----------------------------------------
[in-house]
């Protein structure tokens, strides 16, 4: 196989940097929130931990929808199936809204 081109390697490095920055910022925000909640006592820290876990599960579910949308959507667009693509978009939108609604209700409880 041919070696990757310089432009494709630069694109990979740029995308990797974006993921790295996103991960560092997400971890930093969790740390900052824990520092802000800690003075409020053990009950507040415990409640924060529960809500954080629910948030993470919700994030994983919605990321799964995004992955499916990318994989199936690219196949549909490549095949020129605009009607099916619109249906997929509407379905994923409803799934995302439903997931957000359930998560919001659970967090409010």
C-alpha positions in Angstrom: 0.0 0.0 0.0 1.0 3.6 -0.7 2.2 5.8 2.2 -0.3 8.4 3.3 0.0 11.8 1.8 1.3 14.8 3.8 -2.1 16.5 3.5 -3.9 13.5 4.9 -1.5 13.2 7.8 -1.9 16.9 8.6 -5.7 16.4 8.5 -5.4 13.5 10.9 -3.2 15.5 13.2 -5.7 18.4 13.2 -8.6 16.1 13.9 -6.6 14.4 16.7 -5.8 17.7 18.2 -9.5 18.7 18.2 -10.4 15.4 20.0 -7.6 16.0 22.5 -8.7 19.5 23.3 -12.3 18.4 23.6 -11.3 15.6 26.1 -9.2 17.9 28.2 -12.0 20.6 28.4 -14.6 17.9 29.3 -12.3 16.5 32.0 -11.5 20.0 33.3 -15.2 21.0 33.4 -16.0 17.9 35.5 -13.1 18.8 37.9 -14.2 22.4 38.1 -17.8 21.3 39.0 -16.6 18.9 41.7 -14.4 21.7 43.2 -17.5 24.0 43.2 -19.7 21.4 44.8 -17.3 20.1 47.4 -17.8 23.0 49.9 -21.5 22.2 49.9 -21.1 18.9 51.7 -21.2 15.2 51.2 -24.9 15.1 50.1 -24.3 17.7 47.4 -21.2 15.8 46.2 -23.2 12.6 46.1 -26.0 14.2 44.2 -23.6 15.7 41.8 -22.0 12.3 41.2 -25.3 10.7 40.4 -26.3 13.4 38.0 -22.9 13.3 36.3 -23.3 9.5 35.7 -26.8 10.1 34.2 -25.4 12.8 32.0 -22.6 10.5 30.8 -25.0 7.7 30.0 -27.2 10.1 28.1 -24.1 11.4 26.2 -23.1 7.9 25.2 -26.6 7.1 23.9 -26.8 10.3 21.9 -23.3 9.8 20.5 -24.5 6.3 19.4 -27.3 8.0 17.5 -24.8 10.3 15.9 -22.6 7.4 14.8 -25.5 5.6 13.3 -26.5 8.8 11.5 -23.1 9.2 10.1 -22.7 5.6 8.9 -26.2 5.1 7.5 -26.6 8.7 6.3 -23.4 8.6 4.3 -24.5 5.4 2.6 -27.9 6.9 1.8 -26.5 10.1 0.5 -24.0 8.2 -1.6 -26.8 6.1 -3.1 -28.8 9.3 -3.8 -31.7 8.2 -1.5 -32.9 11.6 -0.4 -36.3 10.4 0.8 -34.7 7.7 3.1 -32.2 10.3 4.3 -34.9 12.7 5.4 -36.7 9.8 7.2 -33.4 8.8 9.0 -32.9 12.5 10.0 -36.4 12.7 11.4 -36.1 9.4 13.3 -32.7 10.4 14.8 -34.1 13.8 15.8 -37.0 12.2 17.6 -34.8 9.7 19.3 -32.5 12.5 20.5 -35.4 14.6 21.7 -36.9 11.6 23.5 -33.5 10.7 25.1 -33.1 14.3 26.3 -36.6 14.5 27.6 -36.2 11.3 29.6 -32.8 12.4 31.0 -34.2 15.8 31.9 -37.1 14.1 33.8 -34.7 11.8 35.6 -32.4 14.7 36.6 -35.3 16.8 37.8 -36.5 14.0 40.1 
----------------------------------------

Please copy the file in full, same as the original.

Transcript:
[in-house]
């Protein structure tokens, strides 16, 4: 196989940097929130931990929808199936809204 081109390697490095920055910022925000909640006592820290876990599960579910949308959507667009693509978009939108609604209700409880 041919070696990757310089432009494709630069694109990979740029995308990797974006993921790295996103991960560092997400971890930093969790740390900052824990520092802000800690003075409020053990009950507040415990409640924060529960809500954080629910948030993470919700994030994983919605990321799964995004992955499916990318994989199936690219196949549909490549095949020129605009009607099916619109249906997929509407379905994923409803799934995302439903997931957000359930998560919001659970967090409010």
C-alpha positions in Angstrom: 0.0 0.0 0.0 1.0 3.6 -0.7 2.2 5.8 2.2 -0.3 8.4 3.3 0.0 11.8 1.8 1.3 14.8 3.8 -2.1 16.5 3.5 -3.9 13.5 4.9 -1.5 13.2 7.8 -1.9 16.9 8.6 -5.7 16.4 8.5 -5.4 13.5 10.9 -3.2 15.5 13.2 -5.7 18.4 13.2 -8.6 16.1 13.9 -6.6 14.4 16.7 -5.8 17.7 18.2 -9.5 18.7 18.2 -10.4 15.4 20.0 -7.6 16.0 22.5 -8.7 19.5 23.3 -12.3 18.4 23.6 -11.3 15.6 26.1 -9.2 17.9 28.2 -12.0 20.6 28.4 -14.6 17.9 29.3 -12.3 16.5 32.0 -11.5 20.0 33.3 -15.2 21.0 33.4 -16.0 17.9 35.5 -13.1 18.8 37.9 -14.2 22.4 38.1 -17.8 21.3 39.0 -16.6 18.9 41.7 -14.4 21.7 43.2 -17.5 24.0 43.2 -19.7 21.4 44.8 -17.3 20.1 47.4 -17.8 23.0 49.9 -21.5 22.2 49.9 -21.1 18.9 51.7 -21.2 15.2 51.2 -24.9 15.1 50.1 -24.3 17.7 47.4 -21.2 15.8 46.2 -23.2 12.6 46.1 -26.0 14.2 44.2 -23.6 15.7 41.8 -22.0 12.3 41.2 -25.3 10.7 40.4 -26.3 13.4 38.0 -22.9 13.3 36.3 -23.3 9.5 35.7 -26.8 10.1 34.2 -25.4 12.8 32.0 -22.6 10.5 30.8 -25.0 7.7 30.0 -27.2 10.1 28.1 -24.1 11.4 26.2 -23.1 7.9 25.2 -26.6 7.1 23.9 -26.8 10.3 21.9 -23.3 9.8 20.5 -24.5 6.3 19.4 -27.3 8.0 17.5 -24.8 10.3 15.9 -22.6 7.4 14.8 -25.5 5.6 13.3 -26.5 8.8 11.5 -23.1 9.2 10.1 -22.7 5.6 8.9 -26.2 5.1 7.5 -26.6 8.7 6.3 -23.4 8.6 4.3 -24.5 5.4 2.6 -27.9 6.9 1.8 -26.5 10.1 0.5 -24.0 8.2 -1.6 -26.8 6.1 -3.1 -28.8 9.3 -3.8 -31.7 8.2 -1.5 -32.9 11.6 -0.4 -36.3 10.4 0.8 -34.7 7.7 3.1 -32.2 10.3 4.3 -34.9 12.7 5.4 -36.7 9.8 7.2 -33.4 8.8 9.0 -32.9 12.5 10.0 -36.4 12.7 11.4 -36.1 9.4 13.3 -32.7 10.4 14.8 -34.1 13.8 15.8 -37.0 12.2 17.6 -34.8 9.7 19.3 -32.5 12.5 20.5 -35.4 14.6 21.7 -36.9 11.6 23.5 -33.5 10.7 25.1 -33.1 14.3 26.3 -36.6 14.5 27.6 -36.2 11.3 29.6 -32.8 12.4 31.0 -34.2 15.8 31.9 -37.1 14.1 33.8 -34.7 11.8 35.6 -32.4 14.7 36.6 -35.3 16.8 37.8 -36.5 14.0 40.1 